Bose Corp., best known for its high-end speakers, spent decades developing an automotive suspension system that could anticipate bumps, prepare for sharp turns, and vault over obstacles without ruffling the passengers inside. In the end the technology proved too expensive and heavy to commercialize.
Now, years later, Bose has finally found a buyer.
A well-funded Woburn startup working on similar suspension product wants to take another crack at the technology. ClearMotion, Inc., which is building a system that can anticipate and neutralize bumps, said Wednesday it had bought the “Project Sound” suspension technology and several related projects from Bose.
“Bringing these two together, bringing Bose into the fold, we really do believe that the consumer will have the opportunity to experience this technology in the next couple of years,” said Shakeel Avadhany, chief executive of ClearMotion.
As part of the deal, ClearMotion will also take over the Bose Ride business, which uses elements of the same technology to make truck seats that help drivers better endure the jostling of their heavy rigs.
Financial terms were not disclosed, and neither company would say how many jobs would be affected. Avadhany said ClearMotion would take on some employees from the Bose unit.
The sale comes amid a transition for Bose, which announced last week that chief executive Bob Maresca is stepping down at the end of the year. Both Maresca, who will stay on as chairman, and his successor, Phil Hess, worked on the suspension system.
The project, which dates to the 1980s, was largely kept secret until the technology publication CNET last year posted an article along with a dramatic video that drew more than 2 million views.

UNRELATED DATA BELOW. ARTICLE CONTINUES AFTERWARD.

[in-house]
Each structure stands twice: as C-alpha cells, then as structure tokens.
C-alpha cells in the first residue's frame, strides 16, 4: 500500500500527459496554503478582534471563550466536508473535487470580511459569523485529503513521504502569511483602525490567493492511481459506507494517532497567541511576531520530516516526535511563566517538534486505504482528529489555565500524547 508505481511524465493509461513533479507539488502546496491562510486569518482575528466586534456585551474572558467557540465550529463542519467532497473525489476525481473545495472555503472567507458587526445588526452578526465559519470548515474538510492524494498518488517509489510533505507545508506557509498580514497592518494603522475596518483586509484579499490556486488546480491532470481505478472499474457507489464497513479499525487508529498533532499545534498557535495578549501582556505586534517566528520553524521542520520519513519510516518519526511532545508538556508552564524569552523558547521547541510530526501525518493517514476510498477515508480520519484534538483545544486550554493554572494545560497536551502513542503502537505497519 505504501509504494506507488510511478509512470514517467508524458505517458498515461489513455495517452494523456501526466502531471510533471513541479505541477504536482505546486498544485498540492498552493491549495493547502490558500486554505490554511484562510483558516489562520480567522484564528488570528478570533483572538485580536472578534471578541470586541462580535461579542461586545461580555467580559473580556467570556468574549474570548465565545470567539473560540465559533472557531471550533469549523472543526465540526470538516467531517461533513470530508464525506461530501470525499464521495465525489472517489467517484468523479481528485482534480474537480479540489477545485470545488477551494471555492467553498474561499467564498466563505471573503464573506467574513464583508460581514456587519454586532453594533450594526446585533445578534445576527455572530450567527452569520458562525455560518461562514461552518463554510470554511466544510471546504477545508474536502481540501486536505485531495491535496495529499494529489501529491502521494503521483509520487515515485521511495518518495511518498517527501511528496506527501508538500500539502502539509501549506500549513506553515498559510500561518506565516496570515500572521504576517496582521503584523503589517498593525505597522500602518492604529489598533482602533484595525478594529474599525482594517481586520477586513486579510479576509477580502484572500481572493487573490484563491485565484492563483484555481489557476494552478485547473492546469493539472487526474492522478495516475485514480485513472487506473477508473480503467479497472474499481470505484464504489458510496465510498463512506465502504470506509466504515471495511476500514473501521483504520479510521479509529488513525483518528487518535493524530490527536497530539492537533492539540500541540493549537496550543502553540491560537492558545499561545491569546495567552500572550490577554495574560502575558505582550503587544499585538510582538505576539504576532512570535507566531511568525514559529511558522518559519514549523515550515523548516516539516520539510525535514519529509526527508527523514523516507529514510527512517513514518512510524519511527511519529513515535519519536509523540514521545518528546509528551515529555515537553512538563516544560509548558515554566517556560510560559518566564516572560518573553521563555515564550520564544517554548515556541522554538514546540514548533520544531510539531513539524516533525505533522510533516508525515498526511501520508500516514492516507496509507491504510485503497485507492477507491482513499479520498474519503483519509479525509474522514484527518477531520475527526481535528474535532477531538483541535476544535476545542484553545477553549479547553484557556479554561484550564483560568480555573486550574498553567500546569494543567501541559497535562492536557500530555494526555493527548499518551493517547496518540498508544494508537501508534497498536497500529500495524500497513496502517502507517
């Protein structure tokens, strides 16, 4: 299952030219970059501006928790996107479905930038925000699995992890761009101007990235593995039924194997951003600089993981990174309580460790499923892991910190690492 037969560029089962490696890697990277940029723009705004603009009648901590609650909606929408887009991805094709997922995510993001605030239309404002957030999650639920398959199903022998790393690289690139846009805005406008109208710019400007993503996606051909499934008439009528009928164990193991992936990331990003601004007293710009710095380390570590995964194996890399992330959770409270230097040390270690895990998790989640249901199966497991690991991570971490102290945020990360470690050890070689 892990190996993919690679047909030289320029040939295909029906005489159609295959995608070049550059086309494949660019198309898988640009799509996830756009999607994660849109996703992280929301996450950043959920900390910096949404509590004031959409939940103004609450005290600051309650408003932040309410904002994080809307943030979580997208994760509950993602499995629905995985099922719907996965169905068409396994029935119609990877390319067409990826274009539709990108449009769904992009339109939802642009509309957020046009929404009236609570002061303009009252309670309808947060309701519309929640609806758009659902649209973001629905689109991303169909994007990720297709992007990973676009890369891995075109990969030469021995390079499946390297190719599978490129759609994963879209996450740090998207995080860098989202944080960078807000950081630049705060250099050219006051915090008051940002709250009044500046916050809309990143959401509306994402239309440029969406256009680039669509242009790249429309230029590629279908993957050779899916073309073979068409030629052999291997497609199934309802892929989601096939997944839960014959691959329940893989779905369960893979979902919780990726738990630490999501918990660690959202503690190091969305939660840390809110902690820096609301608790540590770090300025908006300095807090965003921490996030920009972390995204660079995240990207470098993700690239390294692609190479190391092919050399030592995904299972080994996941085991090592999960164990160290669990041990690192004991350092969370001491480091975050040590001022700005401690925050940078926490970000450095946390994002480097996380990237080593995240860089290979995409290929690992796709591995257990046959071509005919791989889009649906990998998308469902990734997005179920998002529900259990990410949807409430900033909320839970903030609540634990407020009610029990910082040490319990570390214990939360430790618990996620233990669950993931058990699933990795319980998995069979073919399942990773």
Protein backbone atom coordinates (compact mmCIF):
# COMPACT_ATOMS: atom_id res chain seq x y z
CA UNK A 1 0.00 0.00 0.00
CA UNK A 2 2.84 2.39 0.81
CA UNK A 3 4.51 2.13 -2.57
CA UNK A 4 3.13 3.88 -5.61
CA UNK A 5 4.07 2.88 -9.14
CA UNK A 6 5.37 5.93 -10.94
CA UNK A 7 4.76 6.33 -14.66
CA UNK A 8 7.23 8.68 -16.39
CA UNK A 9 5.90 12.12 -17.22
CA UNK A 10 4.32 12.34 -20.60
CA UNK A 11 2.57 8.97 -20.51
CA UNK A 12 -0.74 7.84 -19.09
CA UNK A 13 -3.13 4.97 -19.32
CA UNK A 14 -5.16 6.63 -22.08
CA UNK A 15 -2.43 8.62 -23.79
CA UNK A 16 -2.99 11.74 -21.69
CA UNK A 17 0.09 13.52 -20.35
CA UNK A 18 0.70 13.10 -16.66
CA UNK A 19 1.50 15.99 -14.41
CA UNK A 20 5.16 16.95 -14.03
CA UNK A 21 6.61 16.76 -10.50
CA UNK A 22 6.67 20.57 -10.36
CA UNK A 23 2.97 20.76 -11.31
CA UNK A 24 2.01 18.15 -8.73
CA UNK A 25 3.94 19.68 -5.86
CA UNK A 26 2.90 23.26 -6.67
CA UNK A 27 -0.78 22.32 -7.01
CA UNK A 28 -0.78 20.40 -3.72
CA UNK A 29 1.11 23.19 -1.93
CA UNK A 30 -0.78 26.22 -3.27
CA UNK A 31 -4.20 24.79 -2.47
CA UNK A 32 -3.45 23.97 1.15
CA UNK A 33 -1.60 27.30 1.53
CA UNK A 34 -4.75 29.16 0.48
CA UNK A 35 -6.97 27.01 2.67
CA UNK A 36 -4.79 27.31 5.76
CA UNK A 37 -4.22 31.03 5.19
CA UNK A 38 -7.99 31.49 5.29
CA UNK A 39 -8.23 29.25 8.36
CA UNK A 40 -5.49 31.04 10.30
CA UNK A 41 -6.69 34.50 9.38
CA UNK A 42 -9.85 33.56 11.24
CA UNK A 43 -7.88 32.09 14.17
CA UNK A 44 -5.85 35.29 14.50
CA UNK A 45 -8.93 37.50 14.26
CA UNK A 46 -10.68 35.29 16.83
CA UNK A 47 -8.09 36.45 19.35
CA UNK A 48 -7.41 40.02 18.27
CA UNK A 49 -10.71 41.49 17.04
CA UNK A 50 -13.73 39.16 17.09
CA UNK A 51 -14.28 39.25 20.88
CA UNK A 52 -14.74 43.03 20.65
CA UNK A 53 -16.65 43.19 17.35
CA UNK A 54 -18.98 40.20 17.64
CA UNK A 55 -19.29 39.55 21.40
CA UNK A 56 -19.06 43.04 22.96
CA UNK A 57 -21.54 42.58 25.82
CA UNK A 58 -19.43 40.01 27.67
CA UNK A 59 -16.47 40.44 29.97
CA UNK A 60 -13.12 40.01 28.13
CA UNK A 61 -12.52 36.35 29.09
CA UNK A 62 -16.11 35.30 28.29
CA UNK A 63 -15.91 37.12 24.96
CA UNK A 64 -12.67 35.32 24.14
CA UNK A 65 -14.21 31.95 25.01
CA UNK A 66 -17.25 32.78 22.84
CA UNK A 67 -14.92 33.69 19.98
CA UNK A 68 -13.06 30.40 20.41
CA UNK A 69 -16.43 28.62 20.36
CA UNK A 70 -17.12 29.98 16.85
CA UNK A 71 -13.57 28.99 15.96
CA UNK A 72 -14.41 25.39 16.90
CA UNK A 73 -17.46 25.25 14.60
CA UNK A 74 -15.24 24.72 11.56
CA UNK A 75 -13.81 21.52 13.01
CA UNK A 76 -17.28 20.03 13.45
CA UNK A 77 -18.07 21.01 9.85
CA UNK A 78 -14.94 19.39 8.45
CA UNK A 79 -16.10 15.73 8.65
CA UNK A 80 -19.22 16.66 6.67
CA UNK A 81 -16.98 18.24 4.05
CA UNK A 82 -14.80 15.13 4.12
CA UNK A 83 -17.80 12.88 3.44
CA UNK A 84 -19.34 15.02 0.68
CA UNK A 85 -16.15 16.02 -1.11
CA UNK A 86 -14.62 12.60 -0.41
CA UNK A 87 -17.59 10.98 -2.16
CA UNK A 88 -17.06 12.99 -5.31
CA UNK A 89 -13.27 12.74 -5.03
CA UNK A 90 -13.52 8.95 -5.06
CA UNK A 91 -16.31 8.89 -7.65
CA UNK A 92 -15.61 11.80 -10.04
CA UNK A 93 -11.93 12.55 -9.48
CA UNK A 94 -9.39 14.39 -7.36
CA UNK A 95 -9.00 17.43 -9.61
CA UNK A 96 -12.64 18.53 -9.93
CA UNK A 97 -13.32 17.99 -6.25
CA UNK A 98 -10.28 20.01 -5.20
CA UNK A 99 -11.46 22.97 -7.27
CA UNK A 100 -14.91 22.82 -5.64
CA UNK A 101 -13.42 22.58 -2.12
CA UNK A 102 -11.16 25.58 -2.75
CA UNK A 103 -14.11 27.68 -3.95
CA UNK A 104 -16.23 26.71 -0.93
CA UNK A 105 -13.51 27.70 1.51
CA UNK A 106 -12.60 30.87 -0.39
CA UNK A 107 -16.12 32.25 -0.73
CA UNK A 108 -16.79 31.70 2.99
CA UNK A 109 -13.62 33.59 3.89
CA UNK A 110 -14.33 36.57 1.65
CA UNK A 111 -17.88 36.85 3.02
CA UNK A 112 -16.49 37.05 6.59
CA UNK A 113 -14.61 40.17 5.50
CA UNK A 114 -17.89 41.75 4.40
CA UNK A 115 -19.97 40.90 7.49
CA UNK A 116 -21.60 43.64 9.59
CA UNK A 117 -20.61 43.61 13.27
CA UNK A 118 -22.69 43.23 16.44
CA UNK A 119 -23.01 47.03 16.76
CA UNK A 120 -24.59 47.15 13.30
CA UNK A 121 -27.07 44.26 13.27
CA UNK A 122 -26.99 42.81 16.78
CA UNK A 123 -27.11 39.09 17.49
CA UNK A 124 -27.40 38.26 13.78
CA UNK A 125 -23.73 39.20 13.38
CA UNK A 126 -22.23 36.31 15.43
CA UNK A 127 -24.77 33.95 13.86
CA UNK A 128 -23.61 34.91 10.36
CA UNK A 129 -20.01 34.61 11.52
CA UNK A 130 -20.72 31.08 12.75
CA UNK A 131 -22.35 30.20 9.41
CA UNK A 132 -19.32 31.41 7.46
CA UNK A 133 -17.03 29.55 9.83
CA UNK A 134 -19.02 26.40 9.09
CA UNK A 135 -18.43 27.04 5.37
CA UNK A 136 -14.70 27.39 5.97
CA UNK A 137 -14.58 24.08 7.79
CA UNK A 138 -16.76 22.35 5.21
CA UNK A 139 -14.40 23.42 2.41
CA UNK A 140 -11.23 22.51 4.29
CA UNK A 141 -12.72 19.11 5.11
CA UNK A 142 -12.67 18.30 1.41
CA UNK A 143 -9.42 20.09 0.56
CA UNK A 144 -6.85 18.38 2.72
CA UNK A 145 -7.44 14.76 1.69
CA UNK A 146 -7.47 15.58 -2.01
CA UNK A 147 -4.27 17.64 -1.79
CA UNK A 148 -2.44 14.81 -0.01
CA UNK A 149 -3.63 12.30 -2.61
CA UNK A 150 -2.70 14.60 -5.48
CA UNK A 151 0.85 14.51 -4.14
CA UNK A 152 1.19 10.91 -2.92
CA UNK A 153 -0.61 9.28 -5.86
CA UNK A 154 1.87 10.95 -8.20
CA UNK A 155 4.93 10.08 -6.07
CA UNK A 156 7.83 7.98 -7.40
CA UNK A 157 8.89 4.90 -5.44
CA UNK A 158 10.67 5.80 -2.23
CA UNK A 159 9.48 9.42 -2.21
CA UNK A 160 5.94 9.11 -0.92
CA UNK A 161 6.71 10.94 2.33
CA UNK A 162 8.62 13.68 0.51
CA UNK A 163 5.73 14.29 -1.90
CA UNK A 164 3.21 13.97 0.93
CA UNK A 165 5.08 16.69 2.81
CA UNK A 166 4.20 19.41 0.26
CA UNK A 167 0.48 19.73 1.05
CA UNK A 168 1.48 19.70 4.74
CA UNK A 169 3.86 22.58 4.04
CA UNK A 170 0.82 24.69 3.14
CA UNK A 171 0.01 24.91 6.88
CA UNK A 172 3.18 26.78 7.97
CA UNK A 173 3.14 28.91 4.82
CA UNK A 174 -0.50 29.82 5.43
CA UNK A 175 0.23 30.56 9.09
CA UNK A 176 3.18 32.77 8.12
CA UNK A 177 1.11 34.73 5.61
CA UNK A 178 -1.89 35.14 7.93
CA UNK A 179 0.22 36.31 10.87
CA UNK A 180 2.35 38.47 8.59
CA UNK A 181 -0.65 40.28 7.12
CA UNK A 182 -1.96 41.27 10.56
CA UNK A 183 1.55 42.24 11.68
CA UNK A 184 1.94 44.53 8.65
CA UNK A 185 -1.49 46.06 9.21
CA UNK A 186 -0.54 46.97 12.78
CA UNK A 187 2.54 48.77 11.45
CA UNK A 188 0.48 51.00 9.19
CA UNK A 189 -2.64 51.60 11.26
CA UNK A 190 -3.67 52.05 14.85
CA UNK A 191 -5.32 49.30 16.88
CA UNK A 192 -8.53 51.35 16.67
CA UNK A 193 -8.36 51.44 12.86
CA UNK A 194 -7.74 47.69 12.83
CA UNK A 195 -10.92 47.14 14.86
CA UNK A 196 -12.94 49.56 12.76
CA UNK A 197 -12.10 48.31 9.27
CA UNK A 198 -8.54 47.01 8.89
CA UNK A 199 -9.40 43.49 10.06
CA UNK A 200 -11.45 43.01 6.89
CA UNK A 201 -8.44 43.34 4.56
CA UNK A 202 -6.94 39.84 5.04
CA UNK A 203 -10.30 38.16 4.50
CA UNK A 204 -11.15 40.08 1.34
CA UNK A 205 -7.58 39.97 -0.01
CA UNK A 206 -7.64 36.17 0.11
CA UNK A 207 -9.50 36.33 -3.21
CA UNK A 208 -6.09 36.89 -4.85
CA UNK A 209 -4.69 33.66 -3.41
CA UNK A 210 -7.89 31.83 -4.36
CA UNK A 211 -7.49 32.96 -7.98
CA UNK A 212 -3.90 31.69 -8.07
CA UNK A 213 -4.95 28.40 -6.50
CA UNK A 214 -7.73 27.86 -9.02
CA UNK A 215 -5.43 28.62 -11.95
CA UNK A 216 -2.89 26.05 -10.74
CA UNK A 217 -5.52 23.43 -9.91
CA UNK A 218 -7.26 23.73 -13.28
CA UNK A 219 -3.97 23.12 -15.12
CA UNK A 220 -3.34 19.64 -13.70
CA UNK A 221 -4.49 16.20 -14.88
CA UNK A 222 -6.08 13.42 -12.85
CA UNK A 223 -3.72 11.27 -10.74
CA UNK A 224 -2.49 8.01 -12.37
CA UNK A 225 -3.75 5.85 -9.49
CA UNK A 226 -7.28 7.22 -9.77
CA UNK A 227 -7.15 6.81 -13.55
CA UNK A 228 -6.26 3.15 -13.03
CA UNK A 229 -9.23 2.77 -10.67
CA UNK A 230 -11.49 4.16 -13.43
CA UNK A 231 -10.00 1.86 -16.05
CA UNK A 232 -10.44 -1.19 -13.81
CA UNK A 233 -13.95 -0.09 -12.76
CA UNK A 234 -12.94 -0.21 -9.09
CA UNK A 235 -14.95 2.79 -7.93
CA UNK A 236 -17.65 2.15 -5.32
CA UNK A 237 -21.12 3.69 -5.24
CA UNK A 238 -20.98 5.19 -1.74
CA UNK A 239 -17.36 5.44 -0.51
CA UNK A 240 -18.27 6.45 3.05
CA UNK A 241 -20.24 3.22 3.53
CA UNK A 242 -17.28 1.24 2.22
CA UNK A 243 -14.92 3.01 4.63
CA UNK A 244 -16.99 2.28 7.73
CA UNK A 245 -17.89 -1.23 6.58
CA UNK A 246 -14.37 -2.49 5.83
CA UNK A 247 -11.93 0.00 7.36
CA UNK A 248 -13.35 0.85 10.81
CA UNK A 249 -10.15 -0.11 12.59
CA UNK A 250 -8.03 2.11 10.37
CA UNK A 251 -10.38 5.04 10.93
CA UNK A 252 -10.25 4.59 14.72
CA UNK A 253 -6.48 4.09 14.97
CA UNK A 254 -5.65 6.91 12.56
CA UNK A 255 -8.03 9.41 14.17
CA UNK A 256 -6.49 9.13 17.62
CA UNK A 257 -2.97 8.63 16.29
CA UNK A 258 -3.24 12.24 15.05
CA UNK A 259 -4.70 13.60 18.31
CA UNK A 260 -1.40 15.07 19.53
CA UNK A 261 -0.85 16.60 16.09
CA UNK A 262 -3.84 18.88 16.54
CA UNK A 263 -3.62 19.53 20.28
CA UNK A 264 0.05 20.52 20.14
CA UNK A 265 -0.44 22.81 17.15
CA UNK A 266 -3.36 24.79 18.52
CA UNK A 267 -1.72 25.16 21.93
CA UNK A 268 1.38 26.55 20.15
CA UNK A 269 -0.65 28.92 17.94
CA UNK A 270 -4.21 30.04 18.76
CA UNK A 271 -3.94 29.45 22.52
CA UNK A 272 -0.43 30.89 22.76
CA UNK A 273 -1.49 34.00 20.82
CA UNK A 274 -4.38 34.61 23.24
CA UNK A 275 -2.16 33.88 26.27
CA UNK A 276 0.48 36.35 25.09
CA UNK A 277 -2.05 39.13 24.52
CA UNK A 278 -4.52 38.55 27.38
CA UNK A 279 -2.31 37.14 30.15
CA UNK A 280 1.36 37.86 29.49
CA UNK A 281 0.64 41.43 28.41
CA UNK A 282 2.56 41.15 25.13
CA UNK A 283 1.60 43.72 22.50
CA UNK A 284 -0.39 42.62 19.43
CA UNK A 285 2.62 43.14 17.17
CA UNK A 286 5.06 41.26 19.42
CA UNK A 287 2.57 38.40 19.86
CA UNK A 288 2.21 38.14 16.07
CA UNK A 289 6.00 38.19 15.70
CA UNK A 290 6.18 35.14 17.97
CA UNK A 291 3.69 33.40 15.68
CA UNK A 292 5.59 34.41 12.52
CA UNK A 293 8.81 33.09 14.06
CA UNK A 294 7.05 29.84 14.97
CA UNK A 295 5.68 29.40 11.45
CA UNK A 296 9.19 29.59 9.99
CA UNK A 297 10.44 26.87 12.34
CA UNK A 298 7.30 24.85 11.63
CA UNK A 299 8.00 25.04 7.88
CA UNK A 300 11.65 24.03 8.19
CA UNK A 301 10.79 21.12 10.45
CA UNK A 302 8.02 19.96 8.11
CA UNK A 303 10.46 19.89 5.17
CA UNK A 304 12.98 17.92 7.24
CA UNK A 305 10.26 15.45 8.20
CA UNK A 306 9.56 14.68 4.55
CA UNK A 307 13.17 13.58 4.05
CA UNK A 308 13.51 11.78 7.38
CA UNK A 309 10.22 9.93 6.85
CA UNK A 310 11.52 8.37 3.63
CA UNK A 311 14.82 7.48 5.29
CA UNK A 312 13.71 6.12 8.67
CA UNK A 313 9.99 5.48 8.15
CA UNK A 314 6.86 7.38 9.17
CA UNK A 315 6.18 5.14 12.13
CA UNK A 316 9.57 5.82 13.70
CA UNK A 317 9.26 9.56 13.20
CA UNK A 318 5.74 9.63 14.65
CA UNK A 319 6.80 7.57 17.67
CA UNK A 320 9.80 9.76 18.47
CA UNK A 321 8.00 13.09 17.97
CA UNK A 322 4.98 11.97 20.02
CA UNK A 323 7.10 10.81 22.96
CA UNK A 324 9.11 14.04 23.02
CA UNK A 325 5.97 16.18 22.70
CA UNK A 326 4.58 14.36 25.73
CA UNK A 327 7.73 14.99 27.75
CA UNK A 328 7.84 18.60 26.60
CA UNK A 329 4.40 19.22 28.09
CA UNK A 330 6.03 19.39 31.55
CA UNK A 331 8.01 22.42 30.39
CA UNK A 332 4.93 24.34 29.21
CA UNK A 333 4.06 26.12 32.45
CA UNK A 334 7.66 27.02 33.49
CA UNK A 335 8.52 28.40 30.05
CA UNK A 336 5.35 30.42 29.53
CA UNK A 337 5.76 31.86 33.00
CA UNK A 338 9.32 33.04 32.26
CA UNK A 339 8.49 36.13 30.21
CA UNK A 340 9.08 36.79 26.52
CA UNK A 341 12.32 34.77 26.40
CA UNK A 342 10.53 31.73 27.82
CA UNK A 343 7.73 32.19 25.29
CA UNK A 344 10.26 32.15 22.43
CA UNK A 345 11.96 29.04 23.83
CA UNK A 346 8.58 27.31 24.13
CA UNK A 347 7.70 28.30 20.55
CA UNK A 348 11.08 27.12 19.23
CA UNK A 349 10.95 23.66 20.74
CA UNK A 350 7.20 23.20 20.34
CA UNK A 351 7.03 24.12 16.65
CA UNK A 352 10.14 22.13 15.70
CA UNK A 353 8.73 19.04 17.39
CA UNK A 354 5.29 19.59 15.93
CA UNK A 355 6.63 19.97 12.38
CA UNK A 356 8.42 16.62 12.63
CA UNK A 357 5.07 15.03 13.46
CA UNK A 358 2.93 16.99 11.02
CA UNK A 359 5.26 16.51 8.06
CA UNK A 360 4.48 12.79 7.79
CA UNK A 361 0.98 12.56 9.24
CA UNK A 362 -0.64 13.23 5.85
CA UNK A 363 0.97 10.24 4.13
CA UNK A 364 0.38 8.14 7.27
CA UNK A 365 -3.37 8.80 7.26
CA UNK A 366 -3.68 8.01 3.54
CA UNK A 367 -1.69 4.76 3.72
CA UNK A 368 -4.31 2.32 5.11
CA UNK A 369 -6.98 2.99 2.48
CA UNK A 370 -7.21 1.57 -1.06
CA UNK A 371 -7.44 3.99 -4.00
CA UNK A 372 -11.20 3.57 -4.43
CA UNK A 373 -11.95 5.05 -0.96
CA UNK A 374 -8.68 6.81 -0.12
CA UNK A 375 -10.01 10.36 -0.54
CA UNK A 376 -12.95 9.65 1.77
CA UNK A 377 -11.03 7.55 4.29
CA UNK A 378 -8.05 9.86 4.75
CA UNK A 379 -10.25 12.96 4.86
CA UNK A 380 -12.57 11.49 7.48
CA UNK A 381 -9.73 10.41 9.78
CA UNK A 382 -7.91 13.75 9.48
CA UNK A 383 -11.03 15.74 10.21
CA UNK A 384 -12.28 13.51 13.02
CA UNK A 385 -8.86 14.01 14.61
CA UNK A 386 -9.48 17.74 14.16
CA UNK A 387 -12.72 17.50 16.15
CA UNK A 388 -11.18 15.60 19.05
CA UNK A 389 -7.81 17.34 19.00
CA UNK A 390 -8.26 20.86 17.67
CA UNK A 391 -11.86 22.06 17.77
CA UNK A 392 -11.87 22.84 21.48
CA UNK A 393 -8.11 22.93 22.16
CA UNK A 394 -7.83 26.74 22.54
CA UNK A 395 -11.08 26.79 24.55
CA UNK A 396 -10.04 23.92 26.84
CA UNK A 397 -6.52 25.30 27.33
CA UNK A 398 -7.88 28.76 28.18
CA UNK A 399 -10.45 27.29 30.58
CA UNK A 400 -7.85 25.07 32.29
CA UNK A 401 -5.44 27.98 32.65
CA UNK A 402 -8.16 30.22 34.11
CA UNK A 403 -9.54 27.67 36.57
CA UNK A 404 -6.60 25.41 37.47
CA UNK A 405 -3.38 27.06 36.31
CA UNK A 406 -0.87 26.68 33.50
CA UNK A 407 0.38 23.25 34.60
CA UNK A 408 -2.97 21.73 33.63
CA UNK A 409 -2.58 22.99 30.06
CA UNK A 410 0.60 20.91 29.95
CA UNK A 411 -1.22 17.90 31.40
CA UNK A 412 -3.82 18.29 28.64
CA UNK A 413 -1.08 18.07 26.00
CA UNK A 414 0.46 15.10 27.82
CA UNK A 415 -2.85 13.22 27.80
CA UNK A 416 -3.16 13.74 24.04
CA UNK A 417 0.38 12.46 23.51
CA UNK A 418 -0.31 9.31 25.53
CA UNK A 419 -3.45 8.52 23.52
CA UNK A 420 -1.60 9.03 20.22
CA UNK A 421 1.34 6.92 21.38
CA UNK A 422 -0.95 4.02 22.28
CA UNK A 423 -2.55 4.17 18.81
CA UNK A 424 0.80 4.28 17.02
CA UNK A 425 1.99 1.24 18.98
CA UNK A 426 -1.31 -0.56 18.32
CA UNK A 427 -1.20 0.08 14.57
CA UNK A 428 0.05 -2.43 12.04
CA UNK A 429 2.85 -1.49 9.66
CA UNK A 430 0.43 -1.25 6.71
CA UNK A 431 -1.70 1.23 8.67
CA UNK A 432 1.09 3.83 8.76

ClearMotion has its own connection to the project: its chief technology officer, Marco Giovanardi, is a former Bose employee who worked on the suspension effort.
ClearMotion, which has raised more than $130 million from venture investors, describes its own technology product as a “digital chassis” that uses software to adjust a car’s wheels and other components in anticipation of imperfections in the road service.
Avadhany said ClearMotion has a handful of development contracts with companies that make car components, including one that will deploy its technology on the road within a few years.
Though ClearMotion departs from Bose in its approach to the mechanics behind its suspension technology, using electrohydraulics instead of electromagnets to move the components, the company is most interested in Bose’s software.
Industry observers say conditions have changed since Bose took its first crack at the technology. Forrester Research analyst Frank Gillett said it’s not surprising a startup would be interested in taking the project on. The price of many sensors has gone down, Gillett said, and many that now come installed in vehicles might be helpful in a suspension system that anticipates rough going.
Meanwhile, the size and bulkiness of equipment has been decreasing. And with self-driving cars around the corner, he said, people may be more induced into buying one if has superior road-handling features.
“The fact that they have a superior ride may be one way to offset people’s anxieties about trusting self-driving cars,” he said.
Andy Rosen can be reached at firstname.lastname@example.org.